Lina Rehal

Carousel Kisses

They strolled the boulevard hand in hand,

stopping now and then to play a game of chance.

He won her a cupie doll that hung on a stick,

bought her salt water taffy and pink cotton candy.

They went on the Ferris wheel,

rode through the Tunnel of Love,

had their picture taken in the penny arcade.

Riding white horses on the merry-go-round

to the sound of calliope music,

they shared their first kiss.

She caught the brass ring.

The Boulevard

by Lina Rehal

Revere Beach, established in 1896, was America’s first public beach. I didn’t think about that when I was a child in the early 1950s. It was part of my world. I thought it would always be there. I never imagined that someday it would be part of the history of the North Shore and that all those wonderful amusements would be gone and replaced by condominiums.

For decades, people from all over the world flocked to Massachusetts to sunbathe on the sandy shores of Revere Beach, or to enjoy the variety of entertainment along the Boulevard that was our version of Coney Island. The attractions included restaurants, hotels, movie theaters, dance halls and rides such as roller coasters, Ferris wheels and carousels.

My family lived so close to the beach we could smell the ocean and see the infamous Cyclone roller coaster from our kitchen window. We ate dinner on hot summer nights watching the train of cars zoom down that first big hill at speeds of up to 50 miles an hour, its occupants screaming all the way to the bottom. I was eight years old and couldn’t imagine what would make a person get on that ride.

Revere Beach was a great place to be a kid. It had cotton candy, salt water taffy, rides, games, music, penny arcades, a funhouse and the best merry-go-round ever.

My mother loved the Boulevard as much as my three younger brothers and I did. At least once a week she took the four of us, two in a baby carriage and two walking beside her holding onto the handlebar, and off we’d go. Sometimes, our dog King tagged along uninvited. King was a lovable mutt, but they didn’t allow dogs in the arcades. When he strutted right in behind us, my mother would tell us to make believe we didn’t know him. If someone asked, she said innocently, “We don’t have a dog.”

On the short walk to the beach, my mother told us stories about what it was like when she was a teenager. She reminisced about roller-skating on Revere Beach, hanging out with her friends and how my grandfather always knew where to find her.

My mother’s best story was the one about the Virginia Reel, the scariest, most dangerous ride on the beach. She never missed an opportunity to tell us that one. It was a huge, ugly green monster with tunnels and steep hills. From the sidewalk, we could hear the passengers screaming and see the big round cars spinning almost out of control as they whizzed by teetering on the edge. The one and only time my mother rode the Virginia Reel, she made God a promise that she would never ride a roller coaster again if he let her get off alive. She kept her promise.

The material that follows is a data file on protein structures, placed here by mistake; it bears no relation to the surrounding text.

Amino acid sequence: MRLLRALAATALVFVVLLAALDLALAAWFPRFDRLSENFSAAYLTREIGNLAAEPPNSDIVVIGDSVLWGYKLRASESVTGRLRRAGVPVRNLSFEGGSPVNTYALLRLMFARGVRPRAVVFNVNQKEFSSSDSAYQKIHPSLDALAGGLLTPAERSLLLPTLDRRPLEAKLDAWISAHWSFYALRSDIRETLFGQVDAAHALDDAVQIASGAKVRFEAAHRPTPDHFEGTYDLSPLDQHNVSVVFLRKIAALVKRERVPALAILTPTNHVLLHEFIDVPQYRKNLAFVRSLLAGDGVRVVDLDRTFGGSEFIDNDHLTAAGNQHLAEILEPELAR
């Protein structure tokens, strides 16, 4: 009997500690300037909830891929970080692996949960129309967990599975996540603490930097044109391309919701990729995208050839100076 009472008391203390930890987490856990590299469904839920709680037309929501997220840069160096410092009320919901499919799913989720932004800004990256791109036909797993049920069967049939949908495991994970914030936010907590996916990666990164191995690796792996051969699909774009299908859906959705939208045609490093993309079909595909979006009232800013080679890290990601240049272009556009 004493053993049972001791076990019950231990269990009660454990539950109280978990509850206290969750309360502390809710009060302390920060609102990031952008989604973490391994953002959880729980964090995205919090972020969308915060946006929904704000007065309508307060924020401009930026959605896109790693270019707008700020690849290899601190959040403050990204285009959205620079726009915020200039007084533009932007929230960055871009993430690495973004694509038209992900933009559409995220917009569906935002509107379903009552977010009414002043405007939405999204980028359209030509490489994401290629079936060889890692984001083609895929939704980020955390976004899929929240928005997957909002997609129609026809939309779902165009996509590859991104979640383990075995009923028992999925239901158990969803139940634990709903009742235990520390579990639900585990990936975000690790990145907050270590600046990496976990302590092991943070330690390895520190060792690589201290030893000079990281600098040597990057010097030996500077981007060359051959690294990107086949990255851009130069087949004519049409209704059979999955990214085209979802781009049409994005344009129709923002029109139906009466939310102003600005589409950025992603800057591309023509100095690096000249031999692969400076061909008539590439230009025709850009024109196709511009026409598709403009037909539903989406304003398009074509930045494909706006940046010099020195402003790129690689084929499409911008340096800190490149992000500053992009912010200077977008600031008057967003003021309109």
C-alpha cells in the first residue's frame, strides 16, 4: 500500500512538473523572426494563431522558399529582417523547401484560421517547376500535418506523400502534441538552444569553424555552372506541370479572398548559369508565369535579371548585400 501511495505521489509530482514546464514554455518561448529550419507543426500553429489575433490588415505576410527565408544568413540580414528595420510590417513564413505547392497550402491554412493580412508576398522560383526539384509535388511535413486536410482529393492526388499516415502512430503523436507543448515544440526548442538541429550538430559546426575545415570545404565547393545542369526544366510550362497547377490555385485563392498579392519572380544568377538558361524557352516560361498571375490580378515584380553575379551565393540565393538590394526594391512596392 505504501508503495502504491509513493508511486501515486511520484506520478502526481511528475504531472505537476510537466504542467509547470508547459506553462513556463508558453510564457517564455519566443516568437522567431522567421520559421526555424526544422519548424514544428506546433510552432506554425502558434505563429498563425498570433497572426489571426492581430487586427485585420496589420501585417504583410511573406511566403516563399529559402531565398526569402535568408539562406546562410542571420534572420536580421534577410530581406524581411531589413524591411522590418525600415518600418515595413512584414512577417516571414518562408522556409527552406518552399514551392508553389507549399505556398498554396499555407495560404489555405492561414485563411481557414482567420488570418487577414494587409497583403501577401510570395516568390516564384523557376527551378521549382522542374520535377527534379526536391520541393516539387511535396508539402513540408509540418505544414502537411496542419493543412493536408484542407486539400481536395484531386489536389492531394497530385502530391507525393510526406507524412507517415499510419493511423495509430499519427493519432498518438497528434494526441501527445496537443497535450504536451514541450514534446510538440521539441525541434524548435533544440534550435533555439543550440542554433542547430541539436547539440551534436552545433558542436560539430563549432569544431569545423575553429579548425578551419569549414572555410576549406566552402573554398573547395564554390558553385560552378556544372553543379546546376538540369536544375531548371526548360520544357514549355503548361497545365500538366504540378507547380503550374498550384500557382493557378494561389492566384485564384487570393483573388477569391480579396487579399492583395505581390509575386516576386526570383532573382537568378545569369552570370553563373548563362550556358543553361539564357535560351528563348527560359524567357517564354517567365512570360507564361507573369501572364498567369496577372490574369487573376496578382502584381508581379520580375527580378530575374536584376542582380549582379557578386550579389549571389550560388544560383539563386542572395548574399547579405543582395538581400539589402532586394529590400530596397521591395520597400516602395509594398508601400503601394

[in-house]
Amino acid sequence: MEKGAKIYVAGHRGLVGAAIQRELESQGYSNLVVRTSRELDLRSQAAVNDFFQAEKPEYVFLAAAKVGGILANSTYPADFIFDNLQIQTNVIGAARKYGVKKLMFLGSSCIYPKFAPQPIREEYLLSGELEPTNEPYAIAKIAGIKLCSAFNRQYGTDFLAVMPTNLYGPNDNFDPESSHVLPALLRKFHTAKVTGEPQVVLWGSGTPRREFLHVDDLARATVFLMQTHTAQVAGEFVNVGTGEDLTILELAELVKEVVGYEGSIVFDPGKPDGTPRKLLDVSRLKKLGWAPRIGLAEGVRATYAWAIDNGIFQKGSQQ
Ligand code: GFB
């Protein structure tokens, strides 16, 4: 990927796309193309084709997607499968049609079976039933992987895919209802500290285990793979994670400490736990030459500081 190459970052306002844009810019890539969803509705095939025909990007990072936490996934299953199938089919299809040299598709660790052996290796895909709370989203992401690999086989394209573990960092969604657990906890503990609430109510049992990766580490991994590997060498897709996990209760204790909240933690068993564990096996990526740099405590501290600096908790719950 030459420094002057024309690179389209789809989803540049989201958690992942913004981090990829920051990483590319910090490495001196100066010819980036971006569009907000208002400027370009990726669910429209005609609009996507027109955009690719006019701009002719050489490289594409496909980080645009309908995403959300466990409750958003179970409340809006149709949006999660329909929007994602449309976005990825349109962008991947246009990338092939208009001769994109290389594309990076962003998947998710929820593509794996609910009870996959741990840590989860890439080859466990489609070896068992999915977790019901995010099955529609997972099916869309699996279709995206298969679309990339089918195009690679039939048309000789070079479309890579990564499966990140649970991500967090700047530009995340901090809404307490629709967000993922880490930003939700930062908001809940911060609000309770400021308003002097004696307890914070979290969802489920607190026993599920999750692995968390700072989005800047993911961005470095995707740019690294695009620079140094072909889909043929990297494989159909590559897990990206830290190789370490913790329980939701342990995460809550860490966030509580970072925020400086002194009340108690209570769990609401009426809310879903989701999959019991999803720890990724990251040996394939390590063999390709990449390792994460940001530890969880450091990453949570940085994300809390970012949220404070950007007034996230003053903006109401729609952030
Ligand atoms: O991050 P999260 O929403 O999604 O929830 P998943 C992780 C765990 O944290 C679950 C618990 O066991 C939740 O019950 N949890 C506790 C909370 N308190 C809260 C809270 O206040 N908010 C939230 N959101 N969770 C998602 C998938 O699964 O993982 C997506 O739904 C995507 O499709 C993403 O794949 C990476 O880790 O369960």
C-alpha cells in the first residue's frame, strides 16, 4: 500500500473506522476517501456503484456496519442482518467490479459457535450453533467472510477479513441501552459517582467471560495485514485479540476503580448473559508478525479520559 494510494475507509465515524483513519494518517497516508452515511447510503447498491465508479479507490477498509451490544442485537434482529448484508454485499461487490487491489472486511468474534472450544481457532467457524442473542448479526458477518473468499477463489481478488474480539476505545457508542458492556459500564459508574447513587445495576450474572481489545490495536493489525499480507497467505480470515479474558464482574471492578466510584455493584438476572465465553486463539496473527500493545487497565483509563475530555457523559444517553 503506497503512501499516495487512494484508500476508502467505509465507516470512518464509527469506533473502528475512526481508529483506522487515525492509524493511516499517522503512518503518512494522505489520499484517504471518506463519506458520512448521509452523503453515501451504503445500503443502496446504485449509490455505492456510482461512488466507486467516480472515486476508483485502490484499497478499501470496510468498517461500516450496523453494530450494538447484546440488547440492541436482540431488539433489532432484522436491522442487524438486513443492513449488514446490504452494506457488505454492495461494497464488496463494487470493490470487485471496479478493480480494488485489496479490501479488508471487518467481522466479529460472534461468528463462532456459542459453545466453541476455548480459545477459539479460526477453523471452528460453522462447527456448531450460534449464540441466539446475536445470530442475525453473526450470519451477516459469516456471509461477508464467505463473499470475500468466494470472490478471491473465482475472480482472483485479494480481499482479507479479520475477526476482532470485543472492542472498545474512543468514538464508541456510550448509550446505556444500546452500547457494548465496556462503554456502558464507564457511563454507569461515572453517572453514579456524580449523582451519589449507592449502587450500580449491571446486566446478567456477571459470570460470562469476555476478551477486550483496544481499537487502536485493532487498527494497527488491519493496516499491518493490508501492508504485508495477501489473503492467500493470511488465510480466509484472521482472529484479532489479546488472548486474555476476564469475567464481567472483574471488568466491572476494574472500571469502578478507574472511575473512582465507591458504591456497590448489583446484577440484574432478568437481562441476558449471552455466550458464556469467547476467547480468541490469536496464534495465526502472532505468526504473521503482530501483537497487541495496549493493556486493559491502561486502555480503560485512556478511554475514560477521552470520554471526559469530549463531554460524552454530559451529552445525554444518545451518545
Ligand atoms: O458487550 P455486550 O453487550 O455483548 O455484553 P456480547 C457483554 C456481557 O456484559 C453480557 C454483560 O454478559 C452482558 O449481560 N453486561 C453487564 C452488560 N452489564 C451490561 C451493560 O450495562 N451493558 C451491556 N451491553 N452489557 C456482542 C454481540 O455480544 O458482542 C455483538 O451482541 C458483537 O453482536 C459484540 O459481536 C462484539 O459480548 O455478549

Nothing fascinated me more than the carousel in the Hippodrome. Merry-Go-Round music blared and the platform shook while parents lifted their young children up in the air onto a colorful horse and stood beside them. The older children scurried around trying to find their favorite horses before the ride began. I always picked one that went up and down. If a rider caught the brass ring that hung from a pole, it meant a free ride.

My dad sold jewelry on consignment at Bob’s Discount store. The man in the store gave us free tickets so we could go on more rides.

“Kiddie Day” was even more of a treat. They sold long strips of tickets for a dollar. Those tickets went a long way. We were able to drive tiny boats and cars for hours in a magical make-believe world.

I loved watching my mother play the games of chance. The men and women working the booths hollered to the people walking by. “Pitch till you win,” they would say. “A prize every time! Only five cents a game. Step this way!” She liked the number games. Picking her favorite number, she’d put a nickel on the board and we’d all watch the big wheel with light bulbs around it, hoping her number would light up. Once in a while, she won a prize.

Whenever they had fireworks, we went to the Boulevard at night. My mother bought us hot dogs for supper at Bill Ash’s. It cost too much to buy sodas for all of us, so she brought her own. No one minded that in those days. They even supplied her with paper cups.

I remember walking by the Frolics Nightclub and seeing the words “Now Appearing” over black and white glossy photographs of singing stars such as Patti Page or Jerry Vale. I wasn’t old enough to go there, but I knew it was a place that grown-ups enjoyed.

Baby-boomers share wonderful memories of the coastal playground. Their stories of Bluebeard’s Funhouse, the Double Ferris Wheel, the Bubble Bounce, Wild Mouse, Tilt-A-Whirl, Dodgems, batting cages, Joe and Nemo’s, Kelly’s Roast Beef, Bill Ash’s and Bianchi’s Pizza will be around for years to come.

Published on June 11, 2010 at 5:00 pm  Leave a Comment  

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